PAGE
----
Michael Bay makes films like an athlete – or a body-builder. His rhythm is the hard, steady, piston-like thrust of hundreds of kilos of weights being bench-pressed – over and over and over. Other filmmakers might vary the tone, just to give the audience some relief; not Bay. You snooze, you lose. No pain, no gain. When his plot overheats and threatens to become unmanageable, he just goes at it harder – you can almost hear his short, determined grunts on the soundtrack – like an athlete pushing his weary body to the limit.
Many critics hate Bay, but in fact he can be funny; there’s an amusing disconnect between his aggressive style and the silly things he makes films about. His worst movie is allegedly Pearl Harbour, and I haven’t seen it but the verdict makes sense: so much testosterone in the service of a serious (and patriotic) subject would be too much gung-ho for anyone. When the subject is unworthy, however – when people start yelling and bickering over giant robots in Transformers, say – the hysterical anger seems excessive, hence hilarious. Bay’s style has delusions of grandeur – which is why it fits so well with Danny Lugo (Mark Wahlberg) in Pain & Gain, who also has delusions of grandeur.
Danny is a body-builder and personal trainer in mid-90s Florida – but he wants more, and thinks he can get it. “If I believe I deserve it, the universe will serve it,” is his motto (or one of his mottos), borrowed from a motivational speaker who urges his disciples to be “doers”, not “don’ters”. Danny believes in “fitness” and also believes in America, the land of second chances. His plan is to kidnap obnoxious tycoon Victor Kershaw (Tony Shalhoub) and force him to sign over his fortune; he wears a hood and speaks with a foreign accent so Victor (who’s one of his clients) won’t know who his assailants are – but Victor recognises him anyway, at which point the plan goes wrong and keeps going wrong-er.
The film goes wrong as well – but the early scenes are great, because Danny’s self-belief dovetails so neatly with Bay’s thrusting style. Look at us, says Danny to his cohorts Paul (Dwayne Johnson) and Adrian (Anthony Mackie), flaunting their bulging muscles in the mirror, “we’re like superheroes”. He’s like America, he claims, “the most buff, pumped-up country on the planet”, and his dream is the American Dream – to start with nothing and end up rich and powerful like all his movie heroes, Don Corleone or Tony Montana (from Scarface). For a while the film is thrilling, because Bay makes films the way Danny might make films – he flaunts his own stylistic muscles, with copious slo-mo in the first 10 minutes alone – and the image of the US as a hulking muscle-man beating up smaller countries resonates with him too (Transformers and its sequels are notably militaristic), yet he also knows that Danny is thick as a brick. Pain & Gain crackles with a rare tension, the tension of a filmmaker who’s found his true subject in the person of a cretinous body-builder.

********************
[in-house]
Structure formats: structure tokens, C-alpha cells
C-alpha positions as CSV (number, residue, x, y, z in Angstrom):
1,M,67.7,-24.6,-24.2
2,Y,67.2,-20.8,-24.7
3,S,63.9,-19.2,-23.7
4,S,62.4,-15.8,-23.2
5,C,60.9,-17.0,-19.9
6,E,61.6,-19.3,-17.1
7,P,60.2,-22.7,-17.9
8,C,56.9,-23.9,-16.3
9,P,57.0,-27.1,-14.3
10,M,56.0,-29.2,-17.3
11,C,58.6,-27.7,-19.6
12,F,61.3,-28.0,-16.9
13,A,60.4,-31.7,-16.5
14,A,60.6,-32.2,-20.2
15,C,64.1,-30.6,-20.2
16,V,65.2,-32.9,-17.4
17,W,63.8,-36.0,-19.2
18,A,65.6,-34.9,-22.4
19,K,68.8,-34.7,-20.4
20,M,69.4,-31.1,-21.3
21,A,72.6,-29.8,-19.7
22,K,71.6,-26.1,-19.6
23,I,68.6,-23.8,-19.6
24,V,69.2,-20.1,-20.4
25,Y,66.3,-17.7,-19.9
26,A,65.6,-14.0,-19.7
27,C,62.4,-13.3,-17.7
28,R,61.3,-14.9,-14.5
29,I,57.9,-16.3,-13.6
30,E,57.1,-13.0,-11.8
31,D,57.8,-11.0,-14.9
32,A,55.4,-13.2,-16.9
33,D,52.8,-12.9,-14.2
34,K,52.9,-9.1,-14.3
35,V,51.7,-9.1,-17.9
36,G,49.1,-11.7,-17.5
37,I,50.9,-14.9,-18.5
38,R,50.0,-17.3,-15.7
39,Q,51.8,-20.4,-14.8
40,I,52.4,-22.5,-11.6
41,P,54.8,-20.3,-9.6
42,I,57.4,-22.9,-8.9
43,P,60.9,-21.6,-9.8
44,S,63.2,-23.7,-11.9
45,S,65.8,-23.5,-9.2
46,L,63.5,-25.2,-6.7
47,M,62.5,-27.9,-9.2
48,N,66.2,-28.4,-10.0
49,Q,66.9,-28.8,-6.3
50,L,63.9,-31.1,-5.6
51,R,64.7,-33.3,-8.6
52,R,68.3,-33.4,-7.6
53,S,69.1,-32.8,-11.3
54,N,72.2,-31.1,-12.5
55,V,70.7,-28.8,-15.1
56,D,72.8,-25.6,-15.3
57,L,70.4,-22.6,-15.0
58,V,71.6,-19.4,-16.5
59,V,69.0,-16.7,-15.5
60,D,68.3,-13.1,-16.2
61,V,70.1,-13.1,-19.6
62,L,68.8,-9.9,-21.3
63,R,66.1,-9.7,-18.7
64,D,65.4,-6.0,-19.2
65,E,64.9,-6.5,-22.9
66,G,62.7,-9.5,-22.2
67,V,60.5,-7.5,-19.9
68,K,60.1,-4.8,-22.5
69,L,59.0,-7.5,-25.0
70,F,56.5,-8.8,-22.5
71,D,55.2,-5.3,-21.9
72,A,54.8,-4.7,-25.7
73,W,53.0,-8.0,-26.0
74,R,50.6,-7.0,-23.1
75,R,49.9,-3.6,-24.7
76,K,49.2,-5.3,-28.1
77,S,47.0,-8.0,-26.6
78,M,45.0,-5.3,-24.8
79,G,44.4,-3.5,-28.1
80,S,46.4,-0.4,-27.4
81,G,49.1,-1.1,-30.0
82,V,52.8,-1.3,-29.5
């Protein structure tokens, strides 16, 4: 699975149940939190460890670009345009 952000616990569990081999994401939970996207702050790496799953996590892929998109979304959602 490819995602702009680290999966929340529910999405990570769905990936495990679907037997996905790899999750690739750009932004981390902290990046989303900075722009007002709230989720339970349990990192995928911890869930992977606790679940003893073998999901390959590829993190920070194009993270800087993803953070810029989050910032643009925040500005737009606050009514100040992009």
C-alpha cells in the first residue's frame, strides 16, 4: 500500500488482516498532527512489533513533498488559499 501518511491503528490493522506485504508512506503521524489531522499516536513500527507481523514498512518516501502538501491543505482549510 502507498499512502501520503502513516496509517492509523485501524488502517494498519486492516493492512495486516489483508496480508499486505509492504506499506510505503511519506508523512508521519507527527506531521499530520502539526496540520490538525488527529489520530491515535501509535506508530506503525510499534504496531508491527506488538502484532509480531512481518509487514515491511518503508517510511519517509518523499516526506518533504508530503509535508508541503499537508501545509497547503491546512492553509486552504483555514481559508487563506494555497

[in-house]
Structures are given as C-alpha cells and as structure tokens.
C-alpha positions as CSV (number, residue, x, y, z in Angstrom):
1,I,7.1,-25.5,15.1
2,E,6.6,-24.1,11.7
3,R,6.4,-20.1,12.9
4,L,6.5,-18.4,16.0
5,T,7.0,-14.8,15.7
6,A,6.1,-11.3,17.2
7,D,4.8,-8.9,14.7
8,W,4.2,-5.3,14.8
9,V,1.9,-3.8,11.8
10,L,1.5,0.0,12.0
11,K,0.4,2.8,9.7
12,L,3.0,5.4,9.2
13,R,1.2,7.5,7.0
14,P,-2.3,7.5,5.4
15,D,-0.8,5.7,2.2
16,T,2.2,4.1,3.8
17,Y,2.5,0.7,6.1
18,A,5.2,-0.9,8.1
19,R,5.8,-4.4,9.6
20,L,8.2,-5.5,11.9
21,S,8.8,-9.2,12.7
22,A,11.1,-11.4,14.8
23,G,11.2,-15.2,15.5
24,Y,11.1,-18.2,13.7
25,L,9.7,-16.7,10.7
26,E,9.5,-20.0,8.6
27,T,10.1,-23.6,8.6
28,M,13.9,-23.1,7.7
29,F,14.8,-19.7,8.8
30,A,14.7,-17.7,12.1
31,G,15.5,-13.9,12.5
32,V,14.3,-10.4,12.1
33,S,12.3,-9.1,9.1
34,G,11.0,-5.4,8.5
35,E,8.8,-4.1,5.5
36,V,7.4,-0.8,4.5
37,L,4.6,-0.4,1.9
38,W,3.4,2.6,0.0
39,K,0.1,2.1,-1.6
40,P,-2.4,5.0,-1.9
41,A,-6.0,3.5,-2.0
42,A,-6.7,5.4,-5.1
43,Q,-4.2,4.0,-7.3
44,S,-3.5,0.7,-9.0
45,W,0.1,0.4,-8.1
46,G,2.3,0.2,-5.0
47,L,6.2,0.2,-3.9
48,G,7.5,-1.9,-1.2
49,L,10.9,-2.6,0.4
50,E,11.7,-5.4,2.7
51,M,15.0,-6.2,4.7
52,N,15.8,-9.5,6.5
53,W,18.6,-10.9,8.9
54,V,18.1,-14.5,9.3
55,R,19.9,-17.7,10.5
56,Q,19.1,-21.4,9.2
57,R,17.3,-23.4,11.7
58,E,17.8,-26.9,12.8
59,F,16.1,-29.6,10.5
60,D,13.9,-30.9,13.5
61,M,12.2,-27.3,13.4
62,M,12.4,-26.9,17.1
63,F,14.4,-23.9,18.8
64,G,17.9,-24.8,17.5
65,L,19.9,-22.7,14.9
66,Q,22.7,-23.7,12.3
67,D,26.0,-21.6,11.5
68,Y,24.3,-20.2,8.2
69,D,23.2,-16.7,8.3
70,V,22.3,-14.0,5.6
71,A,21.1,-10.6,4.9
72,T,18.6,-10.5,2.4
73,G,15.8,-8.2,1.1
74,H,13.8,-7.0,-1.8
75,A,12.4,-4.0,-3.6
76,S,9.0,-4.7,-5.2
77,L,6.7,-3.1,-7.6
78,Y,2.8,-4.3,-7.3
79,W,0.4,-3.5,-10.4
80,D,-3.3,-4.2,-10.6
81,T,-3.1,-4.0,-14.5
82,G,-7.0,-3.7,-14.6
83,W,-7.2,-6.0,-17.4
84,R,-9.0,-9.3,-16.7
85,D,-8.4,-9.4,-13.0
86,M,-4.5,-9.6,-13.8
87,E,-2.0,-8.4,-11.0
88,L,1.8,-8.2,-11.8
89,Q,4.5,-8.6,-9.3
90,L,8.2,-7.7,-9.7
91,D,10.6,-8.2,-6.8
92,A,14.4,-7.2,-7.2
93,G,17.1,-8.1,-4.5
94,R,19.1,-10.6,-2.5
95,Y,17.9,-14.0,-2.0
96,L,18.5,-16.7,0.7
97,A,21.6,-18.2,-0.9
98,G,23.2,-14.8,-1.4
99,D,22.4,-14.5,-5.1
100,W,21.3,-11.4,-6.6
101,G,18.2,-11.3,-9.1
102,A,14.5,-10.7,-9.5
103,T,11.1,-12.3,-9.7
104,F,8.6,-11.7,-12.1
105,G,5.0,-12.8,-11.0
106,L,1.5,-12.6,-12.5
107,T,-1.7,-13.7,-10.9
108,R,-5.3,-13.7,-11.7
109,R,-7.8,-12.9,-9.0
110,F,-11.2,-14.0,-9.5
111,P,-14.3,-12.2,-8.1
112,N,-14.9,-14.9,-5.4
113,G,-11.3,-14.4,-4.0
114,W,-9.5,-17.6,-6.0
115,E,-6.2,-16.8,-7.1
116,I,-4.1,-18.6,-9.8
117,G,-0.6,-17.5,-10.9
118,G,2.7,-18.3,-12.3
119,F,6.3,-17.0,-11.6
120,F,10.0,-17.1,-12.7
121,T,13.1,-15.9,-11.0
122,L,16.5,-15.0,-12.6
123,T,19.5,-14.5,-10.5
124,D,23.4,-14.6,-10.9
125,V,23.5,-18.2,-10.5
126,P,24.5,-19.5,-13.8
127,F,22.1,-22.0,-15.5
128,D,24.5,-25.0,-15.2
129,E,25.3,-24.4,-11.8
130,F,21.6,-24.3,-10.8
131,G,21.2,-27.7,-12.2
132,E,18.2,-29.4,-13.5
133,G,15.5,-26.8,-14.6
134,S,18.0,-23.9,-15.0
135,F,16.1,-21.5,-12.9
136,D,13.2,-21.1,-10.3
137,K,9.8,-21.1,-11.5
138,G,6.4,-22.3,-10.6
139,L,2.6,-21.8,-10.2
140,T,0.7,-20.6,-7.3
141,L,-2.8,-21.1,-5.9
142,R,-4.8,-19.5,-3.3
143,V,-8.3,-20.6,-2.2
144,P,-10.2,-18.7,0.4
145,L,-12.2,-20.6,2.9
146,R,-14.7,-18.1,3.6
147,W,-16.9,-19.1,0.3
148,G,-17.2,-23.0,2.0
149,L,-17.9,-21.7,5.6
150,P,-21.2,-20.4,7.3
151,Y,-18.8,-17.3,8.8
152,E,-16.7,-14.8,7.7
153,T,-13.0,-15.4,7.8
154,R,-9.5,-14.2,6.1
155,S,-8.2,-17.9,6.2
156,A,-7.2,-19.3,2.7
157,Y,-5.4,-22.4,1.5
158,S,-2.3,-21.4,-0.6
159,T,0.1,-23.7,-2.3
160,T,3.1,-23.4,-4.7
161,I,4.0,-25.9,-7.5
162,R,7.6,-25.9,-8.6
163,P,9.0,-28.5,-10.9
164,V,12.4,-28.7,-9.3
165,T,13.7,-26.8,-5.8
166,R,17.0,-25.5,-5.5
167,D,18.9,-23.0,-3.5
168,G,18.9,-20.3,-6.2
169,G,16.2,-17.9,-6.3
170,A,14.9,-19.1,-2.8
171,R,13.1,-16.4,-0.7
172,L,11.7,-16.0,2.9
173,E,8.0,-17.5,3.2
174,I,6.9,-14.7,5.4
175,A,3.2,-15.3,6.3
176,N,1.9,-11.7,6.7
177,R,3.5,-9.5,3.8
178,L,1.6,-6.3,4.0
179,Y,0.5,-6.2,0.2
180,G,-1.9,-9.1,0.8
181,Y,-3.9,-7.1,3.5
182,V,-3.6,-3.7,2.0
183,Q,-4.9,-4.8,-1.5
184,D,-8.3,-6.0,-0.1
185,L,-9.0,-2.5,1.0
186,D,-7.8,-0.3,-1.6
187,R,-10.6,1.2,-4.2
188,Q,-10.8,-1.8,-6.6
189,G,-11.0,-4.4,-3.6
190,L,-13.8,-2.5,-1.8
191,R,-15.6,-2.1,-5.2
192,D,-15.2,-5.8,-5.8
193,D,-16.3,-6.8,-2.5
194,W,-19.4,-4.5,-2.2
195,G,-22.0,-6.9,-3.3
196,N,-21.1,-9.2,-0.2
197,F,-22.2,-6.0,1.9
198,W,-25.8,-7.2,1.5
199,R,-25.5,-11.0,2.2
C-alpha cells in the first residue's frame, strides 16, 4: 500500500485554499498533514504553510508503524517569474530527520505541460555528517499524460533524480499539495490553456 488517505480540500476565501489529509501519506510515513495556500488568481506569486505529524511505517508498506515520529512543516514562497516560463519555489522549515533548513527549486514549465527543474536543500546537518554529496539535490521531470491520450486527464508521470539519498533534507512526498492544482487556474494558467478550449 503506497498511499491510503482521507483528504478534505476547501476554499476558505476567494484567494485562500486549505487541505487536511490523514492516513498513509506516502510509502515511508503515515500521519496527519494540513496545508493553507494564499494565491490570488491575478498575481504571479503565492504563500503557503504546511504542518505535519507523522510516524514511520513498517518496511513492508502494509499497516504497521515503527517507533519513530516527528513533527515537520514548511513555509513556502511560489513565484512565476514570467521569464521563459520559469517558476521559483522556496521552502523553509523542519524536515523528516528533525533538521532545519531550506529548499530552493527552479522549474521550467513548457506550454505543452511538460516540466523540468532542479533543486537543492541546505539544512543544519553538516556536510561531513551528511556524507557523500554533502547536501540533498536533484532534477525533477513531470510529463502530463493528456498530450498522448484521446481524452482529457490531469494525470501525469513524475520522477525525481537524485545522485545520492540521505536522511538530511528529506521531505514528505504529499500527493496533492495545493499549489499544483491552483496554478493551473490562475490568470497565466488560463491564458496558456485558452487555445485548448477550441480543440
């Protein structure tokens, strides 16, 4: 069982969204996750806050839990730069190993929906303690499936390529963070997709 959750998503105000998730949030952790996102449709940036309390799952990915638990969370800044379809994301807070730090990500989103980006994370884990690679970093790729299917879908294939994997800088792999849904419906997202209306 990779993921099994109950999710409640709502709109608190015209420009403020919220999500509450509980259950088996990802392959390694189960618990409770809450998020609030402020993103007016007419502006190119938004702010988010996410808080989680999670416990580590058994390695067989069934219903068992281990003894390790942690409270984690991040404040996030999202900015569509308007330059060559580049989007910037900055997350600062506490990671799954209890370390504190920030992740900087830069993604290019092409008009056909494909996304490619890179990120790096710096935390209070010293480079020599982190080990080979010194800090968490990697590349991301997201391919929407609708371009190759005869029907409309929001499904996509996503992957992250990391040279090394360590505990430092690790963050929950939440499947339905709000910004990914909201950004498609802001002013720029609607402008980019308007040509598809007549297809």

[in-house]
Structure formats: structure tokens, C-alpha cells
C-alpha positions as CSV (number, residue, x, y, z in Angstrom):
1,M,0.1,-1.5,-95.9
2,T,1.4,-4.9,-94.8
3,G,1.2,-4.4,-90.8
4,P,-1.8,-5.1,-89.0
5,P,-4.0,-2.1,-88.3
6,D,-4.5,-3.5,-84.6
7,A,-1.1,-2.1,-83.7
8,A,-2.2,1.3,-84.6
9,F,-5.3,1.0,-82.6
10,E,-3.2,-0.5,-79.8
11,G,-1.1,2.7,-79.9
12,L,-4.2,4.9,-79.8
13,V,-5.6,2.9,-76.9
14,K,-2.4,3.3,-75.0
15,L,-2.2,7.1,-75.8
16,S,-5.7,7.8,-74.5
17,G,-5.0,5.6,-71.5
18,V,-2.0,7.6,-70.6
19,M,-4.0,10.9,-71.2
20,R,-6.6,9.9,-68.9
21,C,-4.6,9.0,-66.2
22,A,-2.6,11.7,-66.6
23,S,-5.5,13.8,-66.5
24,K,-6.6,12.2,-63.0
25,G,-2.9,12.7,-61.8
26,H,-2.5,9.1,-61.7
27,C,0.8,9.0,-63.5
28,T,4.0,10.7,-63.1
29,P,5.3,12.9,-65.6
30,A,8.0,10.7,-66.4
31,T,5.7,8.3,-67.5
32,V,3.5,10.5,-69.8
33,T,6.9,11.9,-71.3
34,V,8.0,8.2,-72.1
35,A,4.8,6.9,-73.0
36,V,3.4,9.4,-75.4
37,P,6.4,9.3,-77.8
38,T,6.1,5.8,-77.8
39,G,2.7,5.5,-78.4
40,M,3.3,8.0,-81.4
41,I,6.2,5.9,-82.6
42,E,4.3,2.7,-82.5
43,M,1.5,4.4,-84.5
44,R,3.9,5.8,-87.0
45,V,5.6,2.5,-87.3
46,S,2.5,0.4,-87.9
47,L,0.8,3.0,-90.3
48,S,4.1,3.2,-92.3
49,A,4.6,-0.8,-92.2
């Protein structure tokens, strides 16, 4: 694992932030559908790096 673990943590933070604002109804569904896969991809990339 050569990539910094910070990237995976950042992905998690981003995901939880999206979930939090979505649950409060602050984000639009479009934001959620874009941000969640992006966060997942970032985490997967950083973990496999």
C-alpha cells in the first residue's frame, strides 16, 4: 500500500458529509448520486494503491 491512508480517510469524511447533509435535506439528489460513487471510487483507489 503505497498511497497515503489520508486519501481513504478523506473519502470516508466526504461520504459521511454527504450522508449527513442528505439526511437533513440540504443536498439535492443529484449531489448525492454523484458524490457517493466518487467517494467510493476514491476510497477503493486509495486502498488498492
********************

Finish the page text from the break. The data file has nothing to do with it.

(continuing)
Everything up to the heist works well. Danny hooks up with a bimbo Romanian stripper whose devotion to America matches his own; Paul, a born-again ex-con, credits Jesus with saving him from drugs (“The Son of God knew how to just say no”) then gets jumped by a gay priest (Bay is no fan of political correctness); Adrian’s steroid use has left him with a shrunken penis, at least till a doctor promises to restore the “beautiful robust erections” of his youth. They’re a buffed-up, oddly innocent Three Stooges who down 3000-calorie protein shakes before each farcical fiasco. Yet the kidnapping itself isn’t really played for laughs (admittedly, the film is based on a true story) and the aftermath gets increasingly ugly, dwelling on Victor’s humiliations and upping the gross-out quotient till our heroes are barbecuing severed human hands (!) in their front yard.
There’s a way to play this material, but Pain & Gain doesn’t really find it – maybe because Bay has only one rhythm, his thrusting, in-your-face, fist-pumping rhythm. As the tale grows weirder and more episodic, the film should perhaps have slowed down or stepped back (or become more stylised like Boogie Nights, to cite another Mark Wahlberg movie), but Bay just keeps hitting the same hysterical note – a close-up of a severed big toe! a giant caption listing the dangers of cocaine! another Balkan bimbo sporting state-of-the-art implants! – so you end up feeling brutalised. “You’re a hard man to like,” Victor Kershaw is told, and the same could be said of this callous, belligerent director – yet Pain & Gain has its moments in the first half, and if nothing else it offers a line I can (and will) quote ad infinitum from now on, every time my friends or significant others question my abilities, claim I’m overcooking the spaghetti or wonder if I took the wrong turning: “I’ve watched a lot of movies, Paul. I know what I’m doing”. Thanks, Mr. Bay.
DIRECTED BY MichaelBay
STARRING Mark Wahlberg, Dwayne Johnson, Anthony Mackie
US 2013 129 mins